Monday, May 10, 2010


I delude myself with the fabricated notion that there is only one me and no one is complex enough to understand the intricate and amazing Slimbo.

Then something comes along, whacks you between the eyes and tells you that you are actually one of a multitude and that all these attributes which you think compose your identity, are tracked, charted and even predicted as though you were just another hamster on a wheel in life's totalitarian laboratory.

On a very fun and superficial level, there is the wonderful list/website, Stuff White People Like. By the name you might think they're aiming for a sly dig at the low hanging fruit - NASCAR or trailer parks. But no, dear hipster reader, they're gunning for you and I. The uber-liberal, East Coast, highly educated, environmentally and politically conscious navel gazer is the prey SWPL aim to skewer, and skewer they do. What's on the list? - Yoga, tea, camping, humus, Bob Marley, Non-profit organizations, moleskin notebooks. Put on your painfully fashionable chic-framed reading glasses and take a look.

My initial amusement at SWPL quickly turned to panic, as their list went on and on because I realized that their portrait of the narcissistic Gen X'er felt familiar and repulsive at the same time. Oh crap, I begin to wonder, am I this much of a schmuck? The list went on and on, hitting home...public radio, The New Yorker, Claiming to Hate Television, Hating Corporations, loving Soccer. That's the brilliance of SWPL. It has put the harsh spotlight on my generation's cadre of self-righteous, insular urban hipsters and forced us to realize that perhaps, all we've done is conform to a culture of non-conformity that ultimately feeds into the machinations we claim to protest. All with a coffee in our hands that cost $2.69.

Then on Sunday, I open the 'Week in Review' section of The Times to find A.O. Scott's article, Gen X Has a Midlife Crisis. 'Oh crap, I'm gonna get skewered again', was all I could think.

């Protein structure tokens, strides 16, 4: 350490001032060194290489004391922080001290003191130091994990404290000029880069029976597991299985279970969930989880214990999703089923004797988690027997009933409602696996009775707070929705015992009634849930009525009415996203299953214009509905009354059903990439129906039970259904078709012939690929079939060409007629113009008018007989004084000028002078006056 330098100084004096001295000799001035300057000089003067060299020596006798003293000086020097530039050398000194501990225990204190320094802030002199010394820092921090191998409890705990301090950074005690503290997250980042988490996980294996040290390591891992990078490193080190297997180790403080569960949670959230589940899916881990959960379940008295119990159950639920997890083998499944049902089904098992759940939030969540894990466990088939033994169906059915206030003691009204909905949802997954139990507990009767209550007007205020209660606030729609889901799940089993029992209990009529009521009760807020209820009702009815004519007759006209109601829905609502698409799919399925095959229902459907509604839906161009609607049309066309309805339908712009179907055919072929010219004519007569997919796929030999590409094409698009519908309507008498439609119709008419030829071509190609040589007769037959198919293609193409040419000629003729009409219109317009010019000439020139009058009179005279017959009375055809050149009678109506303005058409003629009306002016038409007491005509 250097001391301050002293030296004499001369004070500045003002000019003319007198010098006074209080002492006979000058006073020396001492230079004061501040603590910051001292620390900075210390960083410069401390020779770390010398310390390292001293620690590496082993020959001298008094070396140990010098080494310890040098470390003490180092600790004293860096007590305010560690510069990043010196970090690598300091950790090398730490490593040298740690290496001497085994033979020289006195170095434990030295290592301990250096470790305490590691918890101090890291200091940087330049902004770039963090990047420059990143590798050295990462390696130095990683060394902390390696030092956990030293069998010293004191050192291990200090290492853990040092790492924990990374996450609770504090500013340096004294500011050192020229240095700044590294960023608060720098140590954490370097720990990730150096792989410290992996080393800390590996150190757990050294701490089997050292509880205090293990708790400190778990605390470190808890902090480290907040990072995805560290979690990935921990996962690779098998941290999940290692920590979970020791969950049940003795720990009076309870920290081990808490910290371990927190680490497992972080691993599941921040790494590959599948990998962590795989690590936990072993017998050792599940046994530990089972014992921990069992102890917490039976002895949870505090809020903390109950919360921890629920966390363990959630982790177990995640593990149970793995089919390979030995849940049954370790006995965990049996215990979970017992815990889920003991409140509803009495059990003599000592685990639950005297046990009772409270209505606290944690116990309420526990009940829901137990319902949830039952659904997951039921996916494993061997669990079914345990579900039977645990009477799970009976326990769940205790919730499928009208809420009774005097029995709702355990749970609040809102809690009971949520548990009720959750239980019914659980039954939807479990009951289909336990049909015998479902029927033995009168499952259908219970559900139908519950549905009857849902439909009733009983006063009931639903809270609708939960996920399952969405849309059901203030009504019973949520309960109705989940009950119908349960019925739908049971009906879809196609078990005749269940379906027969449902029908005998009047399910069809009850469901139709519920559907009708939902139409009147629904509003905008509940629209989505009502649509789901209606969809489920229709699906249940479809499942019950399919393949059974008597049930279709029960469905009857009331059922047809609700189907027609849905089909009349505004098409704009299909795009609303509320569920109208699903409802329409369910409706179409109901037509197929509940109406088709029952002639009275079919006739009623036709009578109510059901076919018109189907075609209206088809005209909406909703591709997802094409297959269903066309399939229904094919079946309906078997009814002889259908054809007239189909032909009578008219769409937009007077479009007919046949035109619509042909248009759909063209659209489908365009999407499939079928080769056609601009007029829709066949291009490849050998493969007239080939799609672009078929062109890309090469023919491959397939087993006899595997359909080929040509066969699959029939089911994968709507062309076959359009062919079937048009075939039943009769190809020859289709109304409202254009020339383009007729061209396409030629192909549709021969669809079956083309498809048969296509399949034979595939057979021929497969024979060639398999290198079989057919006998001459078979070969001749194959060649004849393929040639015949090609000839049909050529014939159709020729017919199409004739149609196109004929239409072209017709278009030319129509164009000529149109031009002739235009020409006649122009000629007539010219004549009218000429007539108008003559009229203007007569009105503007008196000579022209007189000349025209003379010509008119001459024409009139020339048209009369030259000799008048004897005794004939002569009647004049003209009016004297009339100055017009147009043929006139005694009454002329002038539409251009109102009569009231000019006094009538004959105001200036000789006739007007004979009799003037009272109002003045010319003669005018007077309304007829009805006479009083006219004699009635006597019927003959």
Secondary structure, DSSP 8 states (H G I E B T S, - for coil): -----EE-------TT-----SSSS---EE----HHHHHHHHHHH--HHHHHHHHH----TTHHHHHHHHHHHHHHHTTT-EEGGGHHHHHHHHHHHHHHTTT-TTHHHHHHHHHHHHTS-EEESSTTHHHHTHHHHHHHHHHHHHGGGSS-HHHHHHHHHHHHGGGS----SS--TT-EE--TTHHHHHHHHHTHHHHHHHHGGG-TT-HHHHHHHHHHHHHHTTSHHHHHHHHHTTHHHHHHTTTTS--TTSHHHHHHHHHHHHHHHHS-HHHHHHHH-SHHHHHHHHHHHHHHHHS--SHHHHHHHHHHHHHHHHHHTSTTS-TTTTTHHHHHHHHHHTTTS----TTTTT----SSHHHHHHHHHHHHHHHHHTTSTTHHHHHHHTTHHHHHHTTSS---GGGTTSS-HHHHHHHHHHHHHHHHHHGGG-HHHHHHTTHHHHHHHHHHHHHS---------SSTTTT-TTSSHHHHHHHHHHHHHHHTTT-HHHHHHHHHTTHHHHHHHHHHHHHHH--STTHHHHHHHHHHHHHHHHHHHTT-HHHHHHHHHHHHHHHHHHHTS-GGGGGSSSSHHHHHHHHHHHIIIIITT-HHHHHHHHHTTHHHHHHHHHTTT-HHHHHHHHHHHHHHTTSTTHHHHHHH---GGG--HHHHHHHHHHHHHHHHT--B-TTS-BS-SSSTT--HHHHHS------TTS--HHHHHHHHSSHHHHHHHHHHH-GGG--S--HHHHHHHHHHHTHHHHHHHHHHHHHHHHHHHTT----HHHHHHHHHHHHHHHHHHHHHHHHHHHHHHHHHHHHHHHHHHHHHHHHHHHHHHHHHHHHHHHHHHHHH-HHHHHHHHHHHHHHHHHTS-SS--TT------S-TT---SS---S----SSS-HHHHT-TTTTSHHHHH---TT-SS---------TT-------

So what is Generation X? I dunno. In the middle of the Twentieth Century, we had 'The Greatest Generation'. They survived the Great Depression and saved western civilization with their sacrifice in World War II. But unfortunately, they procreated. And the generation they spawned has engulfed America like a hostile alien invasion, intent on sucking all natural, financial and spiritual resources dry.

And then they had kids. Generation X, it is. A lousy label created by pompous ex-hippies; a sly dig intended to insinuate that we don't care or believe in anything. Bullshit. I'm tired of defending my generation against our parents' generation who abandoned all their faux counter-culture idealistic laurels to become divorce-mongrel, Gordon Gekkos, masking their shallow greed as 'ambition' and 'industriousness'.

But I digress. Generation X is getting older. We now have grey hair, and Scott's article explores the paradox that GenX'ers are aging despite the fact that their alleged identity is rooted in the claim that they've never actually grown up.

I'm not sure what caused me the greatest dyspepsia - the poignant portrayal of struggling with midlife:
[The driving impulse to shake the straight jacket of adulthood...when it happens to dad, it's a 'crisis'...when it happens to mom, it's an 'awakening'...].

Or was it the paradox inherent to GenX itself. We claim to ache for authenticity, ostentatiously rejecting the materialistic gods of the Baby Boomers (and finding The Big Chill insufferably precious), yet we ourselves are equally guilty of our parents' navel gazing.

Just as Stuff White People Like hit close to home, the following line from Scott's article cut me and put me in my place: "...two-thirds of GenX'ers have written memoirs that they dream of reciting on This American Life..."

Oh crap. They got me.


  1. BUT Gen X is indirectly responsible for a very handy satirical self-consciousness that is present in the Onion and the Daily Show. Both, incidentally, two things white people like. So, point taken.

    And I love Wes Anderson films, which I know SWPL features prominently.

  2. You're right (as always, MR). Satirical self-consciousness during Morning in America would have met severe resistance.